Lakotas keeping it real in South Dakota, building resistance to protect Mother Earth for future generations
Article by Brenda Norrell
Photos by Kent Lebsock, Owe Aku Dutch translation NAIS
Lakotas in South Dakota are fighting the modern day monsters -- Keystone XL pipeline, tar sands, megaloads and uranium mining. On Pine Ridge, Lakotas are building, and on Cheyenne River, tipis are going up. On Rosebud, the spiritual camp is ready to resist the threats.
Meanwhile to the north during May, Desmond Tutu will speak on treaties and tar sands at Fort McMurray in Alberta, Canada, where Cree and other First Nations lands have been poisoned by tar sands mining. Desmond Tutu is urging an Apartheid-style boycott to save the planet.
Meanwhile, on Pine Ridge, Lakotas are literally building.
Kent Lebsock of the Lakotas Owe Aku International Justice Project describes how a suspicious fire destroyed the White Plumes home on Pine Ridge during the intense fight against new uranium mining, but the work never stopped. Now, a new office building is going up.
“A few years back a suspicious fire destroyed the White Plume home out on the land near Wounded Knee Creek. The fire was devastating to the family, the community and to Owe Aku’s work. Priceless ceremonial object, ancestral art and historic documentation was lost. This happened in the midst of fighting one of the largest uranium mining companies in the world and for many weeks Debra White Plume worked tirelessly to recreate the documentation from an ironing board set up in a motel room on the reservation. Things improved, of course, with time, and Alex White Plume rebuilt the family home which is the heart of their tiyospaye. At any given time several grandchildren, a few great grandchildren and guests from all over the world can be found living and working at their house. The ‘office’ has moved to a spare room bursting at the seams with the ‘inbox’ being a corner of Debra’s bed. And the work has never stopped.”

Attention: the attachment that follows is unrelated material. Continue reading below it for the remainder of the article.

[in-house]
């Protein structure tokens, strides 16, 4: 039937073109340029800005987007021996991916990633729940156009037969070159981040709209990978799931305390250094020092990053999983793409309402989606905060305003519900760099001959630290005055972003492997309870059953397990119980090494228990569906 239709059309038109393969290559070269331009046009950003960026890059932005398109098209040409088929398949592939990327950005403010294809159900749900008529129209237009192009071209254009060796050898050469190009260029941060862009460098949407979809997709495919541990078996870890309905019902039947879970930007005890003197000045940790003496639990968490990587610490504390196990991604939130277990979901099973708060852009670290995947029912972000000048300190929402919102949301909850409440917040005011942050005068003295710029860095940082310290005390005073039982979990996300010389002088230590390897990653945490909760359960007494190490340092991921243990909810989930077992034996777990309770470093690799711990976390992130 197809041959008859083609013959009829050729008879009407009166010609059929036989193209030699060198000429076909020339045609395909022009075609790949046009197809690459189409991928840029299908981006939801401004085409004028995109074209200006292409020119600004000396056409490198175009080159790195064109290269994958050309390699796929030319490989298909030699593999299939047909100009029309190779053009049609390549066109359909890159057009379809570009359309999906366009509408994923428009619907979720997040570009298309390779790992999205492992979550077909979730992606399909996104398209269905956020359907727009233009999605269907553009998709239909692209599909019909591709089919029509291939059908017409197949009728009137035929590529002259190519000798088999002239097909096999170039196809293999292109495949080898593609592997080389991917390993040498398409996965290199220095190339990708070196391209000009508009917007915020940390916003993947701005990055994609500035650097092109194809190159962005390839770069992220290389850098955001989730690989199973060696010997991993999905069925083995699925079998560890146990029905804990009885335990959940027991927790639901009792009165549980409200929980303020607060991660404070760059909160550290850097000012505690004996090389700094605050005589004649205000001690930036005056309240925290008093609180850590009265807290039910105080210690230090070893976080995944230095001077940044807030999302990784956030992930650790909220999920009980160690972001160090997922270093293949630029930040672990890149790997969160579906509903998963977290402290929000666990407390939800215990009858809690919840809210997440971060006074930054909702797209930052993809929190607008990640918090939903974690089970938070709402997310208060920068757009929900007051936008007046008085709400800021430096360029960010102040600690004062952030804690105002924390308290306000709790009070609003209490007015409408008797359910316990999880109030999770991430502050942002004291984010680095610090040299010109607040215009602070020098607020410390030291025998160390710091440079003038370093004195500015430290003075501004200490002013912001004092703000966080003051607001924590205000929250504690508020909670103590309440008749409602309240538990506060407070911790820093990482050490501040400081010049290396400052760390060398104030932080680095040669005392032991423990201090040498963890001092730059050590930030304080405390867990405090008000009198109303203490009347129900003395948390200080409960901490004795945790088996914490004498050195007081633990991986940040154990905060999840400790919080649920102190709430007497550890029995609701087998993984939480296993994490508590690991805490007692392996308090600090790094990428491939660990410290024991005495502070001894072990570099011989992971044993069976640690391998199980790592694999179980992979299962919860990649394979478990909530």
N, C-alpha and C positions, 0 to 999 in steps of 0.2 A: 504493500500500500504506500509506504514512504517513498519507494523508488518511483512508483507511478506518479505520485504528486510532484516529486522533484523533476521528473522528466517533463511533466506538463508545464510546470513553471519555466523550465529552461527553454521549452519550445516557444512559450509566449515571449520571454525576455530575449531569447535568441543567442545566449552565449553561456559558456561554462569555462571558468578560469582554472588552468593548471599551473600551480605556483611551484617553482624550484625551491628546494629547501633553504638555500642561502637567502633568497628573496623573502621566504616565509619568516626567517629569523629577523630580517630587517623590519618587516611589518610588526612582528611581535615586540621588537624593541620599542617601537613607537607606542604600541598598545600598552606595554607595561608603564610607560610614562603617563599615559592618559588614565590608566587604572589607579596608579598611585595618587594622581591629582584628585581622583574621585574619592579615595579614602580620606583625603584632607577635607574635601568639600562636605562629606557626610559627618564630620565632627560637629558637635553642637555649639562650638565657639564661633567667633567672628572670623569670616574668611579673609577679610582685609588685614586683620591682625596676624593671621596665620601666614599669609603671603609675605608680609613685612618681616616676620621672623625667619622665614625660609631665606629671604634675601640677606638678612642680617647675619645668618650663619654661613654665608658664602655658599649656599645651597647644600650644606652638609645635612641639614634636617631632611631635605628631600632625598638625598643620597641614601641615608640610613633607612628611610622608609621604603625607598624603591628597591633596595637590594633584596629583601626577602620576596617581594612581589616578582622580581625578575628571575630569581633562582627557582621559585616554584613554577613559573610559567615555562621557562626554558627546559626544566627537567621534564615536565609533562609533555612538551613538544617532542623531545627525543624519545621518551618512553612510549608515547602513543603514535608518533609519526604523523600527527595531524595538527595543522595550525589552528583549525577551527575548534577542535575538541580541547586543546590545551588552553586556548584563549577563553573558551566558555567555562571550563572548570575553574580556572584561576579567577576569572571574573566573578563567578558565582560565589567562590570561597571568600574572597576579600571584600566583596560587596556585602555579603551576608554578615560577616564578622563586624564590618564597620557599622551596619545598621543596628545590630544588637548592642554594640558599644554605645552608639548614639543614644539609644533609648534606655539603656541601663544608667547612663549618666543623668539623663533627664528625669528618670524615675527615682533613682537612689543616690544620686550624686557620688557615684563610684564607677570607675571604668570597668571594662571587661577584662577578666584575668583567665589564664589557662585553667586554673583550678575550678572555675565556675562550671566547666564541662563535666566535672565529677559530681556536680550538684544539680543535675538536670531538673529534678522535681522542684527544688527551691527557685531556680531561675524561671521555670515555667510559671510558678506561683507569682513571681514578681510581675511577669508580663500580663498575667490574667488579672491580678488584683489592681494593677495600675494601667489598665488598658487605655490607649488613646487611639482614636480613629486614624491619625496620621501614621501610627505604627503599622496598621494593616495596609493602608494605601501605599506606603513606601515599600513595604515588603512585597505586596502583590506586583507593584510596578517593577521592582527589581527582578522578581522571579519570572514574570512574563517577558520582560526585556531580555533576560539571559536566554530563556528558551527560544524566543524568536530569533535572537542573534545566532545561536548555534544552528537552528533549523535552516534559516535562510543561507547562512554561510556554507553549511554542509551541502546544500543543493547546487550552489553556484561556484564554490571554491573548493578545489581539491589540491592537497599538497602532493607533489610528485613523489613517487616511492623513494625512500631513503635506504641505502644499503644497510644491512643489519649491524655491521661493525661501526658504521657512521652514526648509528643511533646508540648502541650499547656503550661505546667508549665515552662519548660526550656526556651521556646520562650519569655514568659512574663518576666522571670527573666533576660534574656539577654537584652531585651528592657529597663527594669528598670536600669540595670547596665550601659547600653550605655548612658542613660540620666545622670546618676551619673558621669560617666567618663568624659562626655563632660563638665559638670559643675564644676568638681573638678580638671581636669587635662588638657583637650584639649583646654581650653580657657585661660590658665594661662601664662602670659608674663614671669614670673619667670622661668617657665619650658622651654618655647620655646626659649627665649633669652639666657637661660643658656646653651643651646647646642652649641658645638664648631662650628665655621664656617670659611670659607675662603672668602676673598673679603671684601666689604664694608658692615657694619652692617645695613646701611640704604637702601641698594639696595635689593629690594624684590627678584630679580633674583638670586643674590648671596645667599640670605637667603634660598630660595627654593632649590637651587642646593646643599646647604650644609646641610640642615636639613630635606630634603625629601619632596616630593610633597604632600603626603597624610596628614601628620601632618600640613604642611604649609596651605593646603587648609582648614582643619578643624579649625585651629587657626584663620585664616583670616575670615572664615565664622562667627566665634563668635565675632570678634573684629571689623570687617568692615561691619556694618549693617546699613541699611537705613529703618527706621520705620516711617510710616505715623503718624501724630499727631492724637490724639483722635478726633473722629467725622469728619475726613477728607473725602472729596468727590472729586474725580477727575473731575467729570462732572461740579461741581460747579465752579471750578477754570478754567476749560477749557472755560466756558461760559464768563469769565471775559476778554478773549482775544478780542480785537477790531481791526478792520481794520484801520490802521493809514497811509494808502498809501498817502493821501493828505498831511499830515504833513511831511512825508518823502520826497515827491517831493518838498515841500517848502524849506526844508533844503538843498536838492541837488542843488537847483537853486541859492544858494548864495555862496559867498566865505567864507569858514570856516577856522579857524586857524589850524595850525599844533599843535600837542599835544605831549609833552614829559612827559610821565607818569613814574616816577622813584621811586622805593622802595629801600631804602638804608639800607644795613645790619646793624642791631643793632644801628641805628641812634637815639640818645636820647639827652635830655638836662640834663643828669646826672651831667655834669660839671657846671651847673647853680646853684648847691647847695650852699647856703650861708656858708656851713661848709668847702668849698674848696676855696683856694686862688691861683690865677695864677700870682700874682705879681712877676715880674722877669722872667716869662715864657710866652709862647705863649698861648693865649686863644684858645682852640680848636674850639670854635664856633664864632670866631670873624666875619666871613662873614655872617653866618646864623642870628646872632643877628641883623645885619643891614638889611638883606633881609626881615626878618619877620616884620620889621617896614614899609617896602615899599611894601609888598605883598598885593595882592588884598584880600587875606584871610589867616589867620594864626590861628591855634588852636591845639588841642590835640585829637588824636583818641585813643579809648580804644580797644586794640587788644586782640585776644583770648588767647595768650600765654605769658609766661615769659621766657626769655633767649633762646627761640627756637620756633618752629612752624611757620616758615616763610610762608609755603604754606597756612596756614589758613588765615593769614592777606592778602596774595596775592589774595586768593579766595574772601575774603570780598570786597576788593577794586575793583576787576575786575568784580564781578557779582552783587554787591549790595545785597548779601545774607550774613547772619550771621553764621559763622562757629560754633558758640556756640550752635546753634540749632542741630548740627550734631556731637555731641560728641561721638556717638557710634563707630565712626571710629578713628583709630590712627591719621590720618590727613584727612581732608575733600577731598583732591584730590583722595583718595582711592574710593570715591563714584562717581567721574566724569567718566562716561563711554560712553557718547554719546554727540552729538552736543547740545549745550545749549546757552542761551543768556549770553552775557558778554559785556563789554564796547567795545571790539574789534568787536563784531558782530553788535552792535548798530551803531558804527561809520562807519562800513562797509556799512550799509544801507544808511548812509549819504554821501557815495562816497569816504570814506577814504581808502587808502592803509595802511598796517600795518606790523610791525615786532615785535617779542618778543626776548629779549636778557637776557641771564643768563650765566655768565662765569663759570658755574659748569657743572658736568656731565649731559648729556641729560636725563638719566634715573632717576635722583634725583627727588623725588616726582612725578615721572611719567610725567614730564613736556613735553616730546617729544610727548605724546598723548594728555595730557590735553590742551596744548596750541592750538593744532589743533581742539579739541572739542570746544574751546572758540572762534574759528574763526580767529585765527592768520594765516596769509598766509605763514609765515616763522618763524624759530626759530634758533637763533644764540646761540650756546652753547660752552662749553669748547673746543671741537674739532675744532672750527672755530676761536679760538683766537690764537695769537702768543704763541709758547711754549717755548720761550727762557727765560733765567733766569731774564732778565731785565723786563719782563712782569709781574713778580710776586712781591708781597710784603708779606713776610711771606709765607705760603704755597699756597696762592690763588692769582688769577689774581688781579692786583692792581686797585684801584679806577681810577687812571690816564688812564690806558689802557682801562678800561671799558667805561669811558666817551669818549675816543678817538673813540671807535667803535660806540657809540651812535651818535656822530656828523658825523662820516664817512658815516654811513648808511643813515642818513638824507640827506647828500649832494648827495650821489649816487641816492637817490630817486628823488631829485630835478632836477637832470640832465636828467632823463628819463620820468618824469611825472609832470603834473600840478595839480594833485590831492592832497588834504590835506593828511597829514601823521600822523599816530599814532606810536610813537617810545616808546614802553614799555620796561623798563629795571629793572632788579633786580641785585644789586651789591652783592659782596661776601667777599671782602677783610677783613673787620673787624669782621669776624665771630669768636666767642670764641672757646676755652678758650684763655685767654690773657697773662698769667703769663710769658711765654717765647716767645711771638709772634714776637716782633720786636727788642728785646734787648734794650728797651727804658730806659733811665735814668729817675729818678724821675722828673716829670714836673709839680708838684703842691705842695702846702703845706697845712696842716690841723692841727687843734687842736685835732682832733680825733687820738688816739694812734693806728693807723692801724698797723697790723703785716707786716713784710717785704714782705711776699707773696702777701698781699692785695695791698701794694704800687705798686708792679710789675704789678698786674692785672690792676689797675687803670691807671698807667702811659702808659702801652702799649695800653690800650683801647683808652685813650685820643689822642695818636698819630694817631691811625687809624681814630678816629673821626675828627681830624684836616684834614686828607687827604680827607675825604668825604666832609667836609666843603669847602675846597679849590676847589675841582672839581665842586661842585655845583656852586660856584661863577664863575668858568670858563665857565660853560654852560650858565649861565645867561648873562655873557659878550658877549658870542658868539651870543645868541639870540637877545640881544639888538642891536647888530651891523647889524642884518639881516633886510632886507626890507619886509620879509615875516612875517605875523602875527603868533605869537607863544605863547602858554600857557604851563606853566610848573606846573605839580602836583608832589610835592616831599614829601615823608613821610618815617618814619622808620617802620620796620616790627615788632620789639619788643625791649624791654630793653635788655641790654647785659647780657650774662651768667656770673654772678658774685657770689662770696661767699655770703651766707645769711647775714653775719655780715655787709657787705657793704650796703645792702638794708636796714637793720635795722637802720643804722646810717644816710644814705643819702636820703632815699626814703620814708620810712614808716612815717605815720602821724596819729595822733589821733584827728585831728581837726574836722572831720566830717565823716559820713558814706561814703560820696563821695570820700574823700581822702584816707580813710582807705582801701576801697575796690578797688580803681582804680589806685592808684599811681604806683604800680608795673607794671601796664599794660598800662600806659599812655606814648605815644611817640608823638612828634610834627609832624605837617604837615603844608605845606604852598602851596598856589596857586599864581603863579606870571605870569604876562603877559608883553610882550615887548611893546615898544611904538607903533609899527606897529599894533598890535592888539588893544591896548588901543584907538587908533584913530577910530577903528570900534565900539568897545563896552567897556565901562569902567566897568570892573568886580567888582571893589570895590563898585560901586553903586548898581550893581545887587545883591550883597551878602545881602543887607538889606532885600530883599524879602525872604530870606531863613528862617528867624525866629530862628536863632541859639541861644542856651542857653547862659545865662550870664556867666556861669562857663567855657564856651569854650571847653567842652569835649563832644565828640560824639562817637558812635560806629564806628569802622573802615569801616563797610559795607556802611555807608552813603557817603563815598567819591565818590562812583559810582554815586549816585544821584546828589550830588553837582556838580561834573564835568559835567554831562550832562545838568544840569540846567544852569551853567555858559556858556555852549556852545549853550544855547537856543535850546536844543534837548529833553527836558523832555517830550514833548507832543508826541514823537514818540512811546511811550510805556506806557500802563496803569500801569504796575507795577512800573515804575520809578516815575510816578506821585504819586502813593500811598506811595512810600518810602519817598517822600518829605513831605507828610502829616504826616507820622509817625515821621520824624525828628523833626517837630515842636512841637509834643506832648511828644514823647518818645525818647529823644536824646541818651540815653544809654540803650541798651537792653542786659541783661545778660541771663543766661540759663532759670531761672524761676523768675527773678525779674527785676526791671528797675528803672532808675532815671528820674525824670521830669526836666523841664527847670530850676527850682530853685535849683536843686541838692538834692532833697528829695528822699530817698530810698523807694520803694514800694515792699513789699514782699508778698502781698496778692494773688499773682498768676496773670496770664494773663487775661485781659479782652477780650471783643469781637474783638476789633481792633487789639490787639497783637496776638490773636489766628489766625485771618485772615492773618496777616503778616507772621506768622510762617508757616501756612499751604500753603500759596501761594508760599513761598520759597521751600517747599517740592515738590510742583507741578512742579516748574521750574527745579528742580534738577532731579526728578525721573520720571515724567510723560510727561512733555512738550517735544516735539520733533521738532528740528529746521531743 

To the north of Pine Ridge, on the Lakotas Cheyenne River land in South Dakota, a spiritual camp is also going up to resist the threat of the Keystone XL pipeline.
Joye Braun, Cheyenne River Lakota, welcomed all to the Bridger camp to help build, and learn sustainable lifeways.
Braun, who made news recently by halting an oilfield megaload alone, said, “We need you to come down, even its for a day to help build, to man a booth, to help cook, to help in the garden, and to gather wood. If it is for a couple of days or for a couple months, whatever you can do.”
Braun is among the Lakotas fighting the threat of the Keystone XL tar sands pipeline and the ‘man camps’ of oilfield workers bringing drugs, crimes, sexual assaults and violence to Indian communities.
Calling on Lakotas to join the effort, Braun said, “Your communities are on the front lines of this Transcanada attack. They made this line in the sand. We didn’t. We are only responding to what Transcanada is trying to do to our people.”
“They are the ones that want to bring the mancamps near us and put our women and children in jeopardy. These men in these mancamps use facebook to look for young girls as young as 12 years old! You young men especially please step up and come out and help!” Braun said.
The Ogallala Aquifer, a massive water source in the Plains and the source of life for future generations, is threatened by the Keystone XL pipeline.
Lakotas Owe Aku: Sometimes Building Means Building
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